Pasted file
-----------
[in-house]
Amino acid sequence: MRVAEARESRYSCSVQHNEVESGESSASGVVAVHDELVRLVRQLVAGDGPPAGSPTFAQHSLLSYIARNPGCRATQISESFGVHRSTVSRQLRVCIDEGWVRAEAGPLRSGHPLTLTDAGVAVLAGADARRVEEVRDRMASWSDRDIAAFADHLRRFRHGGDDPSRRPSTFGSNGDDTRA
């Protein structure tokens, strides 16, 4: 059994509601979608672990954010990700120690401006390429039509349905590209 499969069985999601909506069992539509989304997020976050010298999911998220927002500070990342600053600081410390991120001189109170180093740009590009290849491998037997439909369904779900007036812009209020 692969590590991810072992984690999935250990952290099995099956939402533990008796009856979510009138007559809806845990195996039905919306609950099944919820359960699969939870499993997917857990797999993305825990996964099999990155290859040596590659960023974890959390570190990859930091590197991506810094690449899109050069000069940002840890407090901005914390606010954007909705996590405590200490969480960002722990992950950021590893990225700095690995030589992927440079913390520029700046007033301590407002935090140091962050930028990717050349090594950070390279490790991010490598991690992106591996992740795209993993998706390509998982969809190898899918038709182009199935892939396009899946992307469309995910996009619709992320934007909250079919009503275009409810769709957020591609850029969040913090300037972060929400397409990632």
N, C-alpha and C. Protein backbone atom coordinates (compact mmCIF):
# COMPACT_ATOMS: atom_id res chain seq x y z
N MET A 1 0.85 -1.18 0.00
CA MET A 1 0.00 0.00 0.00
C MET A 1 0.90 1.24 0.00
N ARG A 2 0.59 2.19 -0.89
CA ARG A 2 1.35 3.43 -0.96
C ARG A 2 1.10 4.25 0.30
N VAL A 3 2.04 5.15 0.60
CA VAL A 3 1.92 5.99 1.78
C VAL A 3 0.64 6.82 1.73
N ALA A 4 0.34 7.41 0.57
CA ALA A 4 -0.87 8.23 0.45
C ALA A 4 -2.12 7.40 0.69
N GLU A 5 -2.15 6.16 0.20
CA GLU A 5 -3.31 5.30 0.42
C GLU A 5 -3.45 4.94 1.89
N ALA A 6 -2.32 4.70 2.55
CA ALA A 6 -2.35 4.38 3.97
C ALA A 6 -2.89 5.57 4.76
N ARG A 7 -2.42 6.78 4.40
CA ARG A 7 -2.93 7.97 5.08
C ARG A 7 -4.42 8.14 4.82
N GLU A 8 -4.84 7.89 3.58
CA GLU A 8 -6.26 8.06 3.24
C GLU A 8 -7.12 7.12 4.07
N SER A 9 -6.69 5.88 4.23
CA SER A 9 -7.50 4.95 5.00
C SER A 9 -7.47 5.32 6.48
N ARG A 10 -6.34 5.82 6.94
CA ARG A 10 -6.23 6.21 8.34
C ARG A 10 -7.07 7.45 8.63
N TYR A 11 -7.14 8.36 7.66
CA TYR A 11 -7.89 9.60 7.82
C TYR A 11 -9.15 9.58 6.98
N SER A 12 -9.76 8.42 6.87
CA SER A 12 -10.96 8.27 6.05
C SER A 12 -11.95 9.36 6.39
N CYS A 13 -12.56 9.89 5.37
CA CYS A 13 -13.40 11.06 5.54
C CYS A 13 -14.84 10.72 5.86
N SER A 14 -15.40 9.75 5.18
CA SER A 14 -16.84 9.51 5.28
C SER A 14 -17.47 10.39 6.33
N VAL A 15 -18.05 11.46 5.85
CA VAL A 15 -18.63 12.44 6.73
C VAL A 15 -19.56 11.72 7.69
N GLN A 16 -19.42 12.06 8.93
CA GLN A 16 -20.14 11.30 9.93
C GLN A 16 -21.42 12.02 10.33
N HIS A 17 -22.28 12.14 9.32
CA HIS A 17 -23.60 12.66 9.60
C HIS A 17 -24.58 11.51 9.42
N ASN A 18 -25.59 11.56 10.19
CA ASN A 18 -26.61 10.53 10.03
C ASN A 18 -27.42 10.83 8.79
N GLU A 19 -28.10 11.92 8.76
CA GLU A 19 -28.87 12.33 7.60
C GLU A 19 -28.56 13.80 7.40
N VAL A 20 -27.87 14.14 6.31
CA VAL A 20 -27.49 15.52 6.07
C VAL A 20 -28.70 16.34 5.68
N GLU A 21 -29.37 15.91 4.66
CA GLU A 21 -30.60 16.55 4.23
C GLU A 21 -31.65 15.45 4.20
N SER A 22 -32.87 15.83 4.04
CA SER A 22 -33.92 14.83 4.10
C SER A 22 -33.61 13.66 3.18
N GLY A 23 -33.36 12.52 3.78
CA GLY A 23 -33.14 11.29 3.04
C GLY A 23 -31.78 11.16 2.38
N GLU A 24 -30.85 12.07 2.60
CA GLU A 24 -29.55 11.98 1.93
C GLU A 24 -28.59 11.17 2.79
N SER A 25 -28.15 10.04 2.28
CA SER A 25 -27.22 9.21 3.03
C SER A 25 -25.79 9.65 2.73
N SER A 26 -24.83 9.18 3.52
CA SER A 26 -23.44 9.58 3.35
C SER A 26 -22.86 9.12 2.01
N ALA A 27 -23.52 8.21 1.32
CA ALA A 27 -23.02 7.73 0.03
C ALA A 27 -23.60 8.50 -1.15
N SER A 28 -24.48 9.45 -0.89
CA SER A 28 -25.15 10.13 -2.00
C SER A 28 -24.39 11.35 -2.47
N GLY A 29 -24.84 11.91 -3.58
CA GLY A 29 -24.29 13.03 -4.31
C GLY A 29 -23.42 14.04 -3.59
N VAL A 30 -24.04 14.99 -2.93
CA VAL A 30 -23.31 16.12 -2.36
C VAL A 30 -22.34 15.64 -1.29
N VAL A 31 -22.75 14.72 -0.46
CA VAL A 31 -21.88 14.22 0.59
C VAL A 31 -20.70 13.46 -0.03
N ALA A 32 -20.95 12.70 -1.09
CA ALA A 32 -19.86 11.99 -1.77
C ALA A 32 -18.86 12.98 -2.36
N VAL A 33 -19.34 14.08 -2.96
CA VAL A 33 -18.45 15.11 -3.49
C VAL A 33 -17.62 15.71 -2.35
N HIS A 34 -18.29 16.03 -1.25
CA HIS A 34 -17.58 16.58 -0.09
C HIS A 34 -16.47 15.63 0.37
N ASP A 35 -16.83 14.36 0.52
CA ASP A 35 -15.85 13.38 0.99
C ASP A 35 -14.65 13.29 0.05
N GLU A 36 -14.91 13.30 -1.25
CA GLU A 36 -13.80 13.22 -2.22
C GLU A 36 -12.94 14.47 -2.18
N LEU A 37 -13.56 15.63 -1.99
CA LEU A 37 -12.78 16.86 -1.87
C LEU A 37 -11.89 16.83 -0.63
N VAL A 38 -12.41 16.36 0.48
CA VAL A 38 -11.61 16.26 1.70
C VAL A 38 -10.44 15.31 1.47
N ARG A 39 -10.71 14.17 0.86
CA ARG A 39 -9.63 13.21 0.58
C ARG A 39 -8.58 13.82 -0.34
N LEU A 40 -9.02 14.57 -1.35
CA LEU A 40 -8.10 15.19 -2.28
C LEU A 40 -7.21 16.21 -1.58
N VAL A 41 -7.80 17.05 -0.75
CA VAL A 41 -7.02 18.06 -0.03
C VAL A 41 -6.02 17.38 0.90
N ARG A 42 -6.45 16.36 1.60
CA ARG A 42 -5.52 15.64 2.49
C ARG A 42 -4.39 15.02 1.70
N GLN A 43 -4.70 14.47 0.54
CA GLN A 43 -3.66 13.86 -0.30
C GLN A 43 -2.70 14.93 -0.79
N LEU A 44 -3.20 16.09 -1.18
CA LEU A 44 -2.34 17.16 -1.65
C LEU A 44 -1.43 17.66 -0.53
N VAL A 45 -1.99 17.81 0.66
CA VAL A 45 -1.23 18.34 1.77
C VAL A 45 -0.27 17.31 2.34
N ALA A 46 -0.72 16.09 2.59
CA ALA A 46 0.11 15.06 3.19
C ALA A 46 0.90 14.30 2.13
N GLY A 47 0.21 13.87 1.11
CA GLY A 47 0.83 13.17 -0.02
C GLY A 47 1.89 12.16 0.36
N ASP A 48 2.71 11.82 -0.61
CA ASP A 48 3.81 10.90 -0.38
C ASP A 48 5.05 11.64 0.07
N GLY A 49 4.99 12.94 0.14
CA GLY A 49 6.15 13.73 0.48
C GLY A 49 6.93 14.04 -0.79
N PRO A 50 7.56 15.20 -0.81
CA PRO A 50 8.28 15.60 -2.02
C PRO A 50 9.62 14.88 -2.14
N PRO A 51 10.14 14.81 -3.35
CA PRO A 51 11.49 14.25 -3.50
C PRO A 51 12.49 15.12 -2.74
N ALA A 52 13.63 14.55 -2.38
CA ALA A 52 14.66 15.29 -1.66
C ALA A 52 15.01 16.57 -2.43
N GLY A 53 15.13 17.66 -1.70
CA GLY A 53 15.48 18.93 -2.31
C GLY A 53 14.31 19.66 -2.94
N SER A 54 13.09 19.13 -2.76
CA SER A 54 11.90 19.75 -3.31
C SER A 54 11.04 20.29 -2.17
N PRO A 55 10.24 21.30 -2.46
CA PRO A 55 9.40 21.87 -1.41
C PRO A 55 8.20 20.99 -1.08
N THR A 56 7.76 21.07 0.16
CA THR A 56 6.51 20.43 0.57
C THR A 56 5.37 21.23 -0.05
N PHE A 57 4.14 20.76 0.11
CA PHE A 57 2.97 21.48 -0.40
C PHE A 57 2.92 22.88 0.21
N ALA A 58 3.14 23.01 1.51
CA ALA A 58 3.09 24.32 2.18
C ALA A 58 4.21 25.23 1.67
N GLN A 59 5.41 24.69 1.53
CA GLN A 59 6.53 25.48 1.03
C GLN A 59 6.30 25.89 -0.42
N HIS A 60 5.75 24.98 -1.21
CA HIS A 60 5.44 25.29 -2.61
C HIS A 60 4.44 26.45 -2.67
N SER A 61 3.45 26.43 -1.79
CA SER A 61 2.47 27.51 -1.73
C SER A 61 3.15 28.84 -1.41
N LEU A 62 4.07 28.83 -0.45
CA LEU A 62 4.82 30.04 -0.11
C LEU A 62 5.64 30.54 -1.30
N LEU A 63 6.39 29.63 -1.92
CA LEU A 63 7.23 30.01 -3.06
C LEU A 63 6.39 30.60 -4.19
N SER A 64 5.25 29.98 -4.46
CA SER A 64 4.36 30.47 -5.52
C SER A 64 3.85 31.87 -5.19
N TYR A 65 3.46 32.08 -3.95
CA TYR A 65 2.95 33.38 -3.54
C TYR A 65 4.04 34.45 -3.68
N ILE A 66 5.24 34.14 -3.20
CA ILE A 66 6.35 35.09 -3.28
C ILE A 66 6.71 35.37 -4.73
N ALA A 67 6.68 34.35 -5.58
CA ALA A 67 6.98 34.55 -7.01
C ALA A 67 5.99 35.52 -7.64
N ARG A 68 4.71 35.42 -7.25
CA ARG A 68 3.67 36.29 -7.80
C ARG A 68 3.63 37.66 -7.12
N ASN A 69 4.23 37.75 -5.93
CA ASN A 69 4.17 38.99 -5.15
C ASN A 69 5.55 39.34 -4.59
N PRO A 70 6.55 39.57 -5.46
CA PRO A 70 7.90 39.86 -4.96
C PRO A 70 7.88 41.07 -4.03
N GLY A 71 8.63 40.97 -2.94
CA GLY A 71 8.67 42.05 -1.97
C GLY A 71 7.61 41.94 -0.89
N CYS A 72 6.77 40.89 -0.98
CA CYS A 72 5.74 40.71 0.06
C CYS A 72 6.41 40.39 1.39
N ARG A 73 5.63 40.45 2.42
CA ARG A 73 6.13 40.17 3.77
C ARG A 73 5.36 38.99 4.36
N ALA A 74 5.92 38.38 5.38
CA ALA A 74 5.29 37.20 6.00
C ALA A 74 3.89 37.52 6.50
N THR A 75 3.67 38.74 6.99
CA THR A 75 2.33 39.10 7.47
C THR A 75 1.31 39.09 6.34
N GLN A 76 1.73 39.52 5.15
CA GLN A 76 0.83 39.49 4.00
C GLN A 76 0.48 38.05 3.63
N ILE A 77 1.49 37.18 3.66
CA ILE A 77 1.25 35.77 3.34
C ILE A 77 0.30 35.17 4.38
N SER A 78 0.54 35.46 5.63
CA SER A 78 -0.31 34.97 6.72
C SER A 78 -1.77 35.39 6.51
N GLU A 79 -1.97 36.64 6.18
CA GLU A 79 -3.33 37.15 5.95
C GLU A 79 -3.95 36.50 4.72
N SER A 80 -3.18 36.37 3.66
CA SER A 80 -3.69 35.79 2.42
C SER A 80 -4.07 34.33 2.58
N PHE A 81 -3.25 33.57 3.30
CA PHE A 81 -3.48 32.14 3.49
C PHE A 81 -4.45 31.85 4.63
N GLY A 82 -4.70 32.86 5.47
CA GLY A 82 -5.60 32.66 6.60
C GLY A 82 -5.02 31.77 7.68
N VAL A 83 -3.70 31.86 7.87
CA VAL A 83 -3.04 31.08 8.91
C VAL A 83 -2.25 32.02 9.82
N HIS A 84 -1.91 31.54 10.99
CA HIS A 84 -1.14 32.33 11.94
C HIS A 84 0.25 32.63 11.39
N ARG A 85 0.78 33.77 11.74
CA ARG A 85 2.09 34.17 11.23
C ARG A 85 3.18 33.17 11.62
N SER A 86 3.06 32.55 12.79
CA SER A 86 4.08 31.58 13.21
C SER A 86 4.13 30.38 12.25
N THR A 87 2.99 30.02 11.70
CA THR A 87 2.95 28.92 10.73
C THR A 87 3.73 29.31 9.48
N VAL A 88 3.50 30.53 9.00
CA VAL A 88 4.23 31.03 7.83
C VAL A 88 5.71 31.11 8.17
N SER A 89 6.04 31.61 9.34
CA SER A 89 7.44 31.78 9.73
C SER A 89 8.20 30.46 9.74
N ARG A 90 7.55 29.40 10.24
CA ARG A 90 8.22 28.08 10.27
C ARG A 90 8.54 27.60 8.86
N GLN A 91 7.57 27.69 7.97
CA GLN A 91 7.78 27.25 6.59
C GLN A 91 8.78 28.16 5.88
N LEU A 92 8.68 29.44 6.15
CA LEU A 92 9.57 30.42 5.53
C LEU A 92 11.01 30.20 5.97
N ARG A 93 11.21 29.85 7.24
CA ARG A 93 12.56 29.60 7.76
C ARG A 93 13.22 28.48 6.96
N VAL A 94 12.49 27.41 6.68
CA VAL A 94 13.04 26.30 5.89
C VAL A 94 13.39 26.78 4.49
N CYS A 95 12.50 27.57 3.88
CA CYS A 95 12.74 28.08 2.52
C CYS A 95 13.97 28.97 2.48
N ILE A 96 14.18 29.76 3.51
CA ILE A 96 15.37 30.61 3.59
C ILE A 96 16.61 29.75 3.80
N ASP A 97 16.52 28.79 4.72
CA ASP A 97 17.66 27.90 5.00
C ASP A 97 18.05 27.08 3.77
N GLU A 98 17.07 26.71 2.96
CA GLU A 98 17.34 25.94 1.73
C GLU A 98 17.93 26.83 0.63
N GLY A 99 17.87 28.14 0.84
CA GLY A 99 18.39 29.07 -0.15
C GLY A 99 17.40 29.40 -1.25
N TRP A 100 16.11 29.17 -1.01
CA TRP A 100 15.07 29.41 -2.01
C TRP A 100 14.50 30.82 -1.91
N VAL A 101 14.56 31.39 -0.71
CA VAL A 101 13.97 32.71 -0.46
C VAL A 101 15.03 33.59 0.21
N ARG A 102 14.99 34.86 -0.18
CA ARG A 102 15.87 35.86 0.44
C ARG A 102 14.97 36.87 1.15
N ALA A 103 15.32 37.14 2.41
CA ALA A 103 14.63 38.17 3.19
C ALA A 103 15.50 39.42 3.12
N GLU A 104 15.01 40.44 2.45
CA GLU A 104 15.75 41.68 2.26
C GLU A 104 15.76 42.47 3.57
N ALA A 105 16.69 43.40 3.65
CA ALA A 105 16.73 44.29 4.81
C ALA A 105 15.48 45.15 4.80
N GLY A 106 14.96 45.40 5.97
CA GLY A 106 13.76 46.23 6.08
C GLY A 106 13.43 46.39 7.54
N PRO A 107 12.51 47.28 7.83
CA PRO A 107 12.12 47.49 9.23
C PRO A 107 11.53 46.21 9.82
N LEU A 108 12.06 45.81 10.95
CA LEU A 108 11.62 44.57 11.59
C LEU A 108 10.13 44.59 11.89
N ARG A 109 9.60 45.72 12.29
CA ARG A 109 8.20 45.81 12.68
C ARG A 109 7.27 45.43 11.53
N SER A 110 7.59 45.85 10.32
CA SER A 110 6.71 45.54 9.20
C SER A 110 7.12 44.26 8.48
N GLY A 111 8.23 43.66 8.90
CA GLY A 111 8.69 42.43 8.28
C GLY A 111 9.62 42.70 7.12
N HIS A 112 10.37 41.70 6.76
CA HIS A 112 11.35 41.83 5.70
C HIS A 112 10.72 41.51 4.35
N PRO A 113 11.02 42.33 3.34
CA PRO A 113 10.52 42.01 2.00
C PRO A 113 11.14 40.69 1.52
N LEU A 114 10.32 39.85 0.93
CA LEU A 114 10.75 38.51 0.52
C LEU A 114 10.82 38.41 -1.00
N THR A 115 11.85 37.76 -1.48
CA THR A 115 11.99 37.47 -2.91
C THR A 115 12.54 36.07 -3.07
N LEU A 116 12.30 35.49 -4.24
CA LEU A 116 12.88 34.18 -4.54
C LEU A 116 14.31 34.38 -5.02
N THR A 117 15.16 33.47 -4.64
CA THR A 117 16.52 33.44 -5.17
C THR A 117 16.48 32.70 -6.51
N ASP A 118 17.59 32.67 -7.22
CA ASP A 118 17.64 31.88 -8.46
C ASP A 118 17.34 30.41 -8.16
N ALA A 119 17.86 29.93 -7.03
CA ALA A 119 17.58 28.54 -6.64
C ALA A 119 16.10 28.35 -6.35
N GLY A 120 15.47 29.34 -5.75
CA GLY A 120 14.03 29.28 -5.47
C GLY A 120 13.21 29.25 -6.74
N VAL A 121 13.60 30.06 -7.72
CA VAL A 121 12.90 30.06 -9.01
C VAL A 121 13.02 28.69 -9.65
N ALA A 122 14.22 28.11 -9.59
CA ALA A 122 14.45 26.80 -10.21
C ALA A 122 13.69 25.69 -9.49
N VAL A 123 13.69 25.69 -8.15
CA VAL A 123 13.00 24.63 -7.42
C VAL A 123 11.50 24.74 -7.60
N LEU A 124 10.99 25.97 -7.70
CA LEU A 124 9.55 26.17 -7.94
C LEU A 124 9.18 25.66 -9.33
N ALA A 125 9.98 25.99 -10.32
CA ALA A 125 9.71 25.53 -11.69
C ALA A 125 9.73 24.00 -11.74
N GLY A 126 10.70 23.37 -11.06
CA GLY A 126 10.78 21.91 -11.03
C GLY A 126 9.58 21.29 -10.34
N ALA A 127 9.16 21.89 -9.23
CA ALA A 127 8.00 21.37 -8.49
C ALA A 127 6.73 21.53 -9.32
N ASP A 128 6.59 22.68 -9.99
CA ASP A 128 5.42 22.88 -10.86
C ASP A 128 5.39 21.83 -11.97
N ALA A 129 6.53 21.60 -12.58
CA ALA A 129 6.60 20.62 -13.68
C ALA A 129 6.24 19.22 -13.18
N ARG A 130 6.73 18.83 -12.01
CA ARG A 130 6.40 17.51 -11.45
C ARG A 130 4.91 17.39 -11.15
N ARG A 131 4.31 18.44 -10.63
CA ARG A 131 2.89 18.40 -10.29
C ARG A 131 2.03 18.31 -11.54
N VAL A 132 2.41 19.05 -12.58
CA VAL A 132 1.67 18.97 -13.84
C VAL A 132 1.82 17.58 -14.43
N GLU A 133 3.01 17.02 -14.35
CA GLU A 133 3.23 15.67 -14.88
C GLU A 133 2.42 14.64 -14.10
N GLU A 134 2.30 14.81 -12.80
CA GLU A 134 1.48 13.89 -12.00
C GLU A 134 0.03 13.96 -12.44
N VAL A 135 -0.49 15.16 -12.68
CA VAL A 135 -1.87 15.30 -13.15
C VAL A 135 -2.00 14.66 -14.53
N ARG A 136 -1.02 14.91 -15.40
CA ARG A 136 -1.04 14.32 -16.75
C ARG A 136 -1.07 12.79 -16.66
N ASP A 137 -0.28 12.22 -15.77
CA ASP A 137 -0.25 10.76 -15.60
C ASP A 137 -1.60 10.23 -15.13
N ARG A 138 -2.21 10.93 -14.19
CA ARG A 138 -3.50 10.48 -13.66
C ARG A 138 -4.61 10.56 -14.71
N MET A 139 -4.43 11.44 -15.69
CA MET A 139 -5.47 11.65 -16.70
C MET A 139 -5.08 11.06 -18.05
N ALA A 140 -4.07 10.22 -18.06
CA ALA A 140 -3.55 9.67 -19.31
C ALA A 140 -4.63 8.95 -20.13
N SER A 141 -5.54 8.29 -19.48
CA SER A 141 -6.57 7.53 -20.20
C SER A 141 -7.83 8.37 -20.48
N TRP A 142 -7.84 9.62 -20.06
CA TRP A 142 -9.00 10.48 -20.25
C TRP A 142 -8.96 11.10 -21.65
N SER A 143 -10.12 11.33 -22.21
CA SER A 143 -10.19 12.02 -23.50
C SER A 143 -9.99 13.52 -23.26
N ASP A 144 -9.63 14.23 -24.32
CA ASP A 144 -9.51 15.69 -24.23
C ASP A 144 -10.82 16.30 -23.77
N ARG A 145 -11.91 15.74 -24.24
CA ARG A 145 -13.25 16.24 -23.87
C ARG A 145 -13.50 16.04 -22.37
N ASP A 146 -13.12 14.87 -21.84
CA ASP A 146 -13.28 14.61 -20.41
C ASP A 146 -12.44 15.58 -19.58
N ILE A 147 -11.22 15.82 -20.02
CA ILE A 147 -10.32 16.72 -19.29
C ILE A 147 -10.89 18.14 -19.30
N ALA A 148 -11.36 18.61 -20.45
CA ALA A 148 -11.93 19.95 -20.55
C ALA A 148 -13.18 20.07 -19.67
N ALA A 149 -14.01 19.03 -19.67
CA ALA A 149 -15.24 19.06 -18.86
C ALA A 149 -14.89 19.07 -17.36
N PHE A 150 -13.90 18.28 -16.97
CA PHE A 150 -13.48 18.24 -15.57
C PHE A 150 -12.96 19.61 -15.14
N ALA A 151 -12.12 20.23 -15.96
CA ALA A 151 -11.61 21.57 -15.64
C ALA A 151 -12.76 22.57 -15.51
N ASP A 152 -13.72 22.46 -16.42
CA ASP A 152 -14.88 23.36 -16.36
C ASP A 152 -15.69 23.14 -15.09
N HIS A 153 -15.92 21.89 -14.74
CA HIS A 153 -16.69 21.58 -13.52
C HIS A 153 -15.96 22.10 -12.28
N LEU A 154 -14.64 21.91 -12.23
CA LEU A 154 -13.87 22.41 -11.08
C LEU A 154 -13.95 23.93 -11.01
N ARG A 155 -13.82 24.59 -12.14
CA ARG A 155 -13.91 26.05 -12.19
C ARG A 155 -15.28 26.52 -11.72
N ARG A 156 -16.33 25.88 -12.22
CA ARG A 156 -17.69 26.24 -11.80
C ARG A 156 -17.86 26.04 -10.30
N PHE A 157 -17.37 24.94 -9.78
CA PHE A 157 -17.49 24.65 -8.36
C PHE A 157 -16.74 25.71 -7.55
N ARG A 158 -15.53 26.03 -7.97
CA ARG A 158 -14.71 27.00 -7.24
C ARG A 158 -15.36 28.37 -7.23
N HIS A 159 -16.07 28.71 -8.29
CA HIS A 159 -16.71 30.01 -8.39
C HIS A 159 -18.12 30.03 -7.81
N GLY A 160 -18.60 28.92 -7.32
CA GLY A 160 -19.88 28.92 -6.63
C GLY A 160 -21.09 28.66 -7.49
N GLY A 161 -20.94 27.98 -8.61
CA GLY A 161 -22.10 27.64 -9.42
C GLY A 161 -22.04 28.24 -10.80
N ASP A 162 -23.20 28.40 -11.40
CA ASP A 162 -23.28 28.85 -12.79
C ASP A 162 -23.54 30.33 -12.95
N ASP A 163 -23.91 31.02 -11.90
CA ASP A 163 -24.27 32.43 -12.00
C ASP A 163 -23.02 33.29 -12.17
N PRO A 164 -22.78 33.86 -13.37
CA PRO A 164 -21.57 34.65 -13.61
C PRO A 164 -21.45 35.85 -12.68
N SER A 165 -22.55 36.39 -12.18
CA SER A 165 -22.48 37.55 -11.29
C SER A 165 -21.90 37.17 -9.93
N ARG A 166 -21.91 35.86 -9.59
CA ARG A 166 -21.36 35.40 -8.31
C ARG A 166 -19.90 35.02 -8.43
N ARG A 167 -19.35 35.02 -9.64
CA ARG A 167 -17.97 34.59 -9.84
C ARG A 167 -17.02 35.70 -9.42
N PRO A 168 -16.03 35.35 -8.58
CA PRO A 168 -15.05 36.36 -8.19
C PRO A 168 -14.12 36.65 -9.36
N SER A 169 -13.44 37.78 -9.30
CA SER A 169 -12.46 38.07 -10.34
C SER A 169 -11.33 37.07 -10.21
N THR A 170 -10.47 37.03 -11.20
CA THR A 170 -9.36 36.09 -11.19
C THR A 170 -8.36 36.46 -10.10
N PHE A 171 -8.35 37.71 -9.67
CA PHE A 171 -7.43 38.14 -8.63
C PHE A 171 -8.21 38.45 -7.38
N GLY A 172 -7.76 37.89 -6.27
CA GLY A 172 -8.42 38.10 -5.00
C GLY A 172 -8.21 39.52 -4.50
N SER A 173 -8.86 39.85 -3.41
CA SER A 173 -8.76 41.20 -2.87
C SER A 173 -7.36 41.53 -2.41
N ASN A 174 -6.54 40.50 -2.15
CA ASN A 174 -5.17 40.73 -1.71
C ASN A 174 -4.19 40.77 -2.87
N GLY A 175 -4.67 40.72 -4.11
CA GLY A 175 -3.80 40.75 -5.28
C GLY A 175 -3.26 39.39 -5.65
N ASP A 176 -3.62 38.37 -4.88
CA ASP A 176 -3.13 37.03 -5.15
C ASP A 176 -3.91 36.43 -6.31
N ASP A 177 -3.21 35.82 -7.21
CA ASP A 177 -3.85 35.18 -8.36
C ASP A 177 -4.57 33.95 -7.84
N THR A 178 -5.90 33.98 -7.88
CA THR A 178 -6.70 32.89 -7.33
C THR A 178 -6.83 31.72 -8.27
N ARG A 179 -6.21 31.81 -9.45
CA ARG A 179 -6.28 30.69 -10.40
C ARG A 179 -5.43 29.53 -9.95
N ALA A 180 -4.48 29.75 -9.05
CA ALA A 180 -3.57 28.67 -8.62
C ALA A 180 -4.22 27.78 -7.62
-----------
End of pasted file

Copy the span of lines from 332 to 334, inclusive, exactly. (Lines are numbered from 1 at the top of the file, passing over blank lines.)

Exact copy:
C ARG A 109 7.27 45.43 11.53
N SER A 110 7.59 45.85 10.32
CA SER A 110 6.71 45.54 9.20